Thomas Hobbes argues that the fear of violent death is the most reliable passion on which to found political society. His role in shaping the contemporary view of religion and honor in the West is pivotal, yet his ideas are famously riddled with contradictions. In this breakthrough study, McClure finds evidence that Hobbes' apparent inconsistencies are intentional, part of a sophisticated rhetorical strategy meant to make man more afraid of death than he naturally is. Hobbes subtly undermined two of the most powerful manifestations of man's desire for immortality: the religious belief in an afterlife and the secular desire for eternal fame through honor. McClure argues that Hobbes purposefully stirred up controversy, provoking his adversaries into attacking him and unwittingly spreading his message. This study will appeal to scholars of Hobbes, political theorists, historians of early modern political thought and anyone interested in the genesis of modern Western attitudes toward mortality.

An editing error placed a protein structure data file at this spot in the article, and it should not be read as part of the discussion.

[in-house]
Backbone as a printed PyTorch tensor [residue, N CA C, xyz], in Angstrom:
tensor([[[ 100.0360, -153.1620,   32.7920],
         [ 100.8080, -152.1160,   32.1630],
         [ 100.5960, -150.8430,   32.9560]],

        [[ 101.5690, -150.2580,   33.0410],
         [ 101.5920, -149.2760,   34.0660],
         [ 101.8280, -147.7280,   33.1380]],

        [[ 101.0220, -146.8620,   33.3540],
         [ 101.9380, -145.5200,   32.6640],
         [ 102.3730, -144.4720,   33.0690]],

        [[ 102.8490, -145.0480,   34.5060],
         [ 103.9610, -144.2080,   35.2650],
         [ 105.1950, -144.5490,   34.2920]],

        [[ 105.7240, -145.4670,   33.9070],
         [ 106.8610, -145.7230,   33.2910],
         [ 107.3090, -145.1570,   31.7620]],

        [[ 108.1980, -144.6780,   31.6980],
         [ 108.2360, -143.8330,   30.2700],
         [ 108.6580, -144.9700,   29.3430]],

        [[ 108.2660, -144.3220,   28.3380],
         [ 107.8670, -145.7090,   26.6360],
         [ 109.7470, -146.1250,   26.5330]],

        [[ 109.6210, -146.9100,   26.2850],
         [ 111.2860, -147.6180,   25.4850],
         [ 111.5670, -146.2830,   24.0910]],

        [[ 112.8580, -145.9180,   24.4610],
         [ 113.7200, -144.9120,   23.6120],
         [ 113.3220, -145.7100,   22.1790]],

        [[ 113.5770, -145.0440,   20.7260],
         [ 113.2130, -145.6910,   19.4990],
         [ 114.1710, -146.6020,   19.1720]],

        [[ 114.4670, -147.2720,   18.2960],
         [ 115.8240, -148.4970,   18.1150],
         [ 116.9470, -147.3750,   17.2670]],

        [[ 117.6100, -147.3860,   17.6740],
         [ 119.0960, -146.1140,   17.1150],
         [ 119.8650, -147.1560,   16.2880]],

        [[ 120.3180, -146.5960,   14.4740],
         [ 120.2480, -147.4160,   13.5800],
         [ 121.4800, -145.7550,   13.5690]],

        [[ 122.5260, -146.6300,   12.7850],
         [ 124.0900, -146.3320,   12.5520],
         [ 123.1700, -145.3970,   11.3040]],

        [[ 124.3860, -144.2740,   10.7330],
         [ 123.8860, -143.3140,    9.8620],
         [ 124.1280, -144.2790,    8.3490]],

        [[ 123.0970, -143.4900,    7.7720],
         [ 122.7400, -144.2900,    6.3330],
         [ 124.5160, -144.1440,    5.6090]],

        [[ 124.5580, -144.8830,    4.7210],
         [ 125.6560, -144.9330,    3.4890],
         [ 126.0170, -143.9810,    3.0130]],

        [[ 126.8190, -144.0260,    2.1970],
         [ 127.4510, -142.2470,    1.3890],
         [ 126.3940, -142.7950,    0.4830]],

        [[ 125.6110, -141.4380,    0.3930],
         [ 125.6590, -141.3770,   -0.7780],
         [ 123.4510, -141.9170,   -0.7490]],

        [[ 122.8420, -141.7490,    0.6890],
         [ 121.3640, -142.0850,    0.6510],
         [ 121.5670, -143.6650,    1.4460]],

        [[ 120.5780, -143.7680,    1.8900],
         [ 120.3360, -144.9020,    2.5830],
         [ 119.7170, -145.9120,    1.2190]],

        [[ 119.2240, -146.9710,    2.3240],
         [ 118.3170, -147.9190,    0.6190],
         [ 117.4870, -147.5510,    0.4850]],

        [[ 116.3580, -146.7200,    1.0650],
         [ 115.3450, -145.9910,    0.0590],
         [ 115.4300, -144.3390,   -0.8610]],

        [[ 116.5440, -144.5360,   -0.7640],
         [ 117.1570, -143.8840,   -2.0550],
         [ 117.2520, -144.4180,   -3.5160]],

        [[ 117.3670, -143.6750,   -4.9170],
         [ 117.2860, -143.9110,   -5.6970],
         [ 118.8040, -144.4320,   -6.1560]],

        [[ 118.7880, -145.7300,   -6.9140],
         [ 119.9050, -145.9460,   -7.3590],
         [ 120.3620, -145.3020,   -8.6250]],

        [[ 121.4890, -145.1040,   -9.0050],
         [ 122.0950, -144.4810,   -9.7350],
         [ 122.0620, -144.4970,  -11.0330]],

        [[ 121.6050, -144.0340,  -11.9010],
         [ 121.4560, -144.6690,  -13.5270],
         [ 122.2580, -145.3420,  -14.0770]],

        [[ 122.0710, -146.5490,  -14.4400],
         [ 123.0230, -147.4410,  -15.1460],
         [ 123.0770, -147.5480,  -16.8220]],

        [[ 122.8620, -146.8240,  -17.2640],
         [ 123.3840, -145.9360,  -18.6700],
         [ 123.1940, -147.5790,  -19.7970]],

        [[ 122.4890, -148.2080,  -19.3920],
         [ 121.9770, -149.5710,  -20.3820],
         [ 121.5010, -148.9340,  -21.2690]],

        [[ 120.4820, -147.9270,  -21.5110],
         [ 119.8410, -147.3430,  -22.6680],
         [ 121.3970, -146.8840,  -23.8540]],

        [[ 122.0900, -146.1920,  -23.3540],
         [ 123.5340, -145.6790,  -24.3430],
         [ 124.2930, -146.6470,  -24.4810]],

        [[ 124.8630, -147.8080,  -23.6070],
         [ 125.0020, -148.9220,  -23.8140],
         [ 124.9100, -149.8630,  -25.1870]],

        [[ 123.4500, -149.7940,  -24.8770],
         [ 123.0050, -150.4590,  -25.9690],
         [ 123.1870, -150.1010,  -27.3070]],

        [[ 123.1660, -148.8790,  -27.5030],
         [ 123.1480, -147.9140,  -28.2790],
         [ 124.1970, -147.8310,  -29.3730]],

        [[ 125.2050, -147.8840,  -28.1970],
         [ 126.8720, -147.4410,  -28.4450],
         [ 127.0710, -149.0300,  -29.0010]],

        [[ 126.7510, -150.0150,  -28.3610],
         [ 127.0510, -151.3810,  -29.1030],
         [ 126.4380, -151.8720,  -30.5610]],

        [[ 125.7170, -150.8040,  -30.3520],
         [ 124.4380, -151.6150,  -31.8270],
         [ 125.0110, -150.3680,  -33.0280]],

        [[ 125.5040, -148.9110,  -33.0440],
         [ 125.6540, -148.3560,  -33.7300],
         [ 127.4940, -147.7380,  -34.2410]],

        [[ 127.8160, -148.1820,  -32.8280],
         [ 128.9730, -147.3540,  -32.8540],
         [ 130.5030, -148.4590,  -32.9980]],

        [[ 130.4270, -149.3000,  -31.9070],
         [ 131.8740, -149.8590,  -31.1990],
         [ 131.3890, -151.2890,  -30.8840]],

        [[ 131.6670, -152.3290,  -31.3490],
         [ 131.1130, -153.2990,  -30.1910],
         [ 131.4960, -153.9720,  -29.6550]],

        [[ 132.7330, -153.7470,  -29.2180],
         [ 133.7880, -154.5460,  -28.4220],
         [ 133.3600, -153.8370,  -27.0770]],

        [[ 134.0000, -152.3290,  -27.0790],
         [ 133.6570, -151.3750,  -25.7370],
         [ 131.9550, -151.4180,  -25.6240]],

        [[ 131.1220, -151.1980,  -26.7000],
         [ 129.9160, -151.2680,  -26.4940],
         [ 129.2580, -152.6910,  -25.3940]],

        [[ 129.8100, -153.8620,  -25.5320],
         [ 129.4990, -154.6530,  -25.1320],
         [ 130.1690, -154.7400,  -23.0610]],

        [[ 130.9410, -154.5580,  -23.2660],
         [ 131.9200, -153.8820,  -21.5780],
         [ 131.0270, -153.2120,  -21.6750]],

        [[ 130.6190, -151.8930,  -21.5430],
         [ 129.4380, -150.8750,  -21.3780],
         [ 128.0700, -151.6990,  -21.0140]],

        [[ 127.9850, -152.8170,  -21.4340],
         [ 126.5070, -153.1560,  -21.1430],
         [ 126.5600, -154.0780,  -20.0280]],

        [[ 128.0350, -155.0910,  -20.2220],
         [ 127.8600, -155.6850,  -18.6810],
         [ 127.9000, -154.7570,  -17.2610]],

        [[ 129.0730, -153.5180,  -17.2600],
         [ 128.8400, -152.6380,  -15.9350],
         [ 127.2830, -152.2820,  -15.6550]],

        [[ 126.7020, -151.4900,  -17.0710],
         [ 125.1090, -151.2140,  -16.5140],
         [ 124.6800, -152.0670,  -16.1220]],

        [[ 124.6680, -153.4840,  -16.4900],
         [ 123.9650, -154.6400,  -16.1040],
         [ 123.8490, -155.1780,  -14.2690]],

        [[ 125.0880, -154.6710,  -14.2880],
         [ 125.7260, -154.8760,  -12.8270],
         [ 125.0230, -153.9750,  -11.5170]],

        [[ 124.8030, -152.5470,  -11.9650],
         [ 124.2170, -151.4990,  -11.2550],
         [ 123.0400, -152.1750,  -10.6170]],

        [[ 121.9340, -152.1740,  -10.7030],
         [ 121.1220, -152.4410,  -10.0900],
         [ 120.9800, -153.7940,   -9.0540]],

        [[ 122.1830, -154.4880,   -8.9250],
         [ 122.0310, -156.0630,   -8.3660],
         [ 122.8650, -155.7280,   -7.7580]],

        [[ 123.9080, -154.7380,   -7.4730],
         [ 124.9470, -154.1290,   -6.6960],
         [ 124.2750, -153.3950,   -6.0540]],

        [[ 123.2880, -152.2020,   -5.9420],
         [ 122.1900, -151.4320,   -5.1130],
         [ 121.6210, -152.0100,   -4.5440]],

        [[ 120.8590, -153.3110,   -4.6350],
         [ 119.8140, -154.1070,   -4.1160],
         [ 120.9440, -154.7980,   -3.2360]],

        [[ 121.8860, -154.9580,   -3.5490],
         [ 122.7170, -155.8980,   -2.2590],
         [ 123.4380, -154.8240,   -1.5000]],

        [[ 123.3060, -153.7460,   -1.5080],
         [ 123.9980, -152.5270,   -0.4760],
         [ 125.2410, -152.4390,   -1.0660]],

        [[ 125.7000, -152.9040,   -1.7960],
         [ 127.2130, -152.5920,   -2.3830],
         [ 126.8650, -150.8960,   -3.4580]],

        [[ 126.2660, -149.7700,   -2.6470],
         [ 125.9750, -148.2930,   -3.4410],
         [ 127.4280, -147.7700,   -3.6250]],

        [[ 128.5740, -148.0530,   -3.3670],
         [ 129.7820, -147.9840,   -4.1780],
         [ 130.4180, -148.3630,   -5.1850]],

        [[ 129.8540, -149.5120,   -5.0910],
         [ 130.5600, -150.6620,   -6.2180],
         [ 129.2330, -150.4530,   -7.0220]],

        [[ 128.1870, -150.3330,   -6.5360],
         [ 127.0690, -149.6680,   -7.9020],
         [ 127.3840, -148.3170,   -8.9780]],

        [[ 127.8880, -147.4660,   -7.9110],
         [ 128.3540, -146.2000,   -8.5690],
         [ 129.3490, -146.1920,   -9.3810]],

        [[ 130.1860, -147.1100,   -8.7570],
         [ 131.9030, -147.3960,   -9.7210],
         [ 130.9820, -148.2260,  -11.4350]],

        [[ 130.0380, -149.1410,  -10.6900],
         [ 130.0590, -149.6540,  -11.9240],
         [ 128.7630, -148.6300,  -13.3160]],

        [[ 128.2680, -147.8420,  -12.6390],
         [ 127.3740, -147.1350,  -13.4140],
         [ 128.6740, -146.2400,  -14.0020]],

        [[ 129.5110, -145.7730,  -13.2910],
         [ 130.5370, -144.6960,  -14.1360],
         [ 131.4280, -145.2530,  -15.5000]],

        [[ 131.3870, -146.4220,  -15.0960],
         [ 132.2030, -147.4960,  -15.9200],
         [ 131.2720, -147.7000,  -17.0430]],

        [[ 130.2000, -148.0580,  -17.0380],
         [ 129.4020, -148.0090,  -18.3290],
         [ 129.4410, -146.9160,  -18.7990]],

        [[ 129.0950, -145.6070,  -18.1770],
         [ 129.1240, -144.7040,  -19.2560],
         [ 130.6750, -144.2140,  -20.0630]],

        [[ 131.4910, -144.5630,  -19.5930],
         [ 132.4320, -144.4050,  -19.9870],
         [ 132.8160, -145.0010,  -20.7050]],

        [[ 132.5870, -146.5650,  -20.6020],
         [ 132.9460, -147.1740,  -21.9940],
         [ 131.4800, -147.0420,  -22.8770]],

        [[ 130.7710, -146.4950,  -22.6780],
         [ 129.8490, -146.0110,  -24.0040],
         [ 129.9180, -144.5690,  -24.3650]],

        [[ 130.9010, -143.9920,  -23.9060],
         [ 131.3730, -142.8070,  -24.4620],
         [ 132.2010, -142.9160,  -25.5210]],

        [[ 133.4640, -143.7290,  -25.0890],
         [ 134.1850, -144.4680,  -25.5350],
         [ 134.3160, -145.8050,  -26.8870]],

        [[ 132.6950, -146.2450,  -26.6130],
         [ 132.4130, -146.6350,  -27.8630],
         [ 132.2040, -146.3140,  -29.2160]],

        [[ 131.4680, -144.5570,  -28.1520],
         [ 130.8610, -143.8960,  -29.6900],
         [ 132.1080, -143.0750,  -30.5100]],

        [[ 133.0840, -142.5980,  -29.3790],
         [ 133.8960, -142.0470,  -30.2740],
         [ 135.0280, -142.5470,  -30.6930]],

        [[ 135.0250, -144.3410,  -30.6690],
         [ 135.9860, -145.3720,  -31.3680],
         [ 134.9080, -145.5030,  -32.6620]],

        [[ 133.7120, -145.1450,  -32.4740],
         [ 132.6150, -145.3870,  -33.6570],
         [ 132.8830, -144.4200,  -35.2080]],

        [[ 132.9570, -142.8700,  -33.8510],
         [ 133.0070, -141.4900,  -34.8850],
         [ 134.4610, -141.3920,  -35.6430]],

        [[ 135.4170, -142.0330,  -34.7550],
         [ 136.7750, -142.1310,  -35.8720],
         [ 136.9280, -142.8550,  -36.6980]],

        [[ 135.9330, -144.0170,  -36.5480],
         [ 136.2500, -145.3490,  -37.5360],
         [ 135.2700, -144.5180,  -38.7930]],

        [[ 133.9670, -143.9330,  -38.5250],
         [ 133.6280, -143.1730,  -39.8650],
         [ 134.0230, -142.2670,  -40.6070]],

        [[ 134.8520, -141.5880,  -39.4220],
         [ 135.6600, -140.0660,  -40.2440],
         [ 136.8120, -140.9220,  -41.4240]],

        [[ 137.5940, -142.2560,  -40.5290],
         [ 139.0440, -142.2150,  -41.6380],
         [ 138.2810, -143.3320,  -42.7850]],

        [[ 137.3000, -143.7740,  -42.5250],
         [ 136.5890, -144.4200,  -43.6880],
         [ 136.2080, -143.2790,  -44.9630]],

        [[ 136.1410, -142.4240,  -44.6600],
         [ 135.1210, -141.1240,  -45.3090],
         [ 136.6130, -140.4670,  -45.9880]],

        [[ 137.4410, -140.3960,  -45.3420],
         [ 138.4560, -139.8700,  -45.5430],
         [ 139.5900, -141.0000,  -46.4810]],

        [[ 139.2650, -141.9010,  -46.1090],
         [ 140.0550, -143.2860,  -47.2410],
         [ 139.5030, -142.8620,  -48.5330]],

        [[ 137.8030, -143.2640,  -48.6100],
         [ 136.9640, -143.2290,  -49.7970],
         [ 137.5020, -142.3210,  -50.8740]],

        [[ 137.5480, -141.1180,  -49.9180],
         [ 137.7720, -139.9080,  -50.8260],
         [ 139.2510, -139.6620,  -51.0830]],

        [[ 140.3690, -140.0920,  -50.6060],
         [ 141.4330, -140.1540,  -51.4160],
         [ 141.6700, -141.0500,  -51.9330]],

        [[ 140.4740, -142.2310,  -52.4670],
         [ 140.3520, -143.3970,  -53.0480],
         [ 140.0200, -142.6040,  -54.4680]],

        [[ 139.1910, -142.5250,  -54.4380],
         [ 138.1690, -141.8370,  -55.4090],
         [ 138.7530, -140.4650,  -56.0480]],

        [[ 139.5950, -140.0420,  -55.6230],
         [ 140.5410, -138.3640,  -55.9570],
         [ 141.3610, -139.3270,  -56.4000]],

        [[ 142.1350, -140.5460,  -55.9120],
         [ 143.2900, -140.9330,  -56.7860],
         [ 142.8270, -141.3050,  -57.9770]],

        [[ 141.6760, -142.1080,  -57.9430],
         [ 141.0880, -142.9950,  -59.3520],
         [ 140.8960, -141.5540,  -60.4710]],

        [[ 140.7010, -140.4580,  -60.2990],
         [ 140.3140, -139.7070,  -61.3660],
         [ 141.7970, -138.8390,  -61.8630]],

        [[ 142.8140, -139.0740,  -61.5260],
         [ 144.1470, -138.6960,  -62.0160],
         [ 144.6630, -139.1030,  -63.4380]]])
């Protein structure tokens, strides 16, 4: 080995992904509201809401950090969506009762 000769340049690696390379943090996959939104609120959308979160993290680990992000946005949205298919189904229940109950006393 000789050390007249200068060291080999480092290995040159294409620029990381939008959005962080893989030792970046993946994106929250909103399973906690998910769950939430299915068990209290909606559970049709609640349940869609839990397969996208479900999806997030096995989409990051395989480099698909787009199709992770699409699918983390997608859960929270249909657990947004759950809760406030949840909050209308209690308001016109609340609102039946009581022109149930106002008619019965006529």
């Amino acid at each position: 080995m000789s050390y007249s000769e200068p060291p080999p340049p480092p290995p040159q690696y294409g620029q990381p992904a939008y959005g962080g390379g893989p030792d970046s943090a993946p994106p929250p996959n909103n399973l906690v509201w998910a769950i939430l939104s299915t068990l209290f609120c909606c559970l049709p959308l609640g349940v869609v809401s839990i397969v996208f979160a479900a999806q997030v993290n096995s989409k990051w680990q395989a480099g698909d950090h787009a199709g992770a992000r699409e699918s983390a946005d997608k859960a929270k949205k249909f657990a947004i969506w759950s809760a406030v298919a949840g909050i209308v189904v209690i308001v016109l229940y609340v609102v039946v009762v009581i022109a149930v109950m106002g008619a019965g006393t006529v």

Christopher Scott McClure is an independent scholar. His research focuses on the history of Western political thought, particularly the ancient and early modern periods. He has published a variety of articles, most recently in The Journal of Politics and The Review of Politics.
1. The desire for immortality as a political problem; 2. The effectual truth of Hobbes's rhetoric; 3. Leviathan as a scientific work of art; 4. The hollow religion of Leviathan; 5. Hell and anxiety in Hobbes's Leviathan; 6. War, madness and death: the paradox of honor in Hobbes's Leviathan; 7. Self-interest rightly understood in Behemoth: the case of General Monck; 8. The afterlife and immortality.
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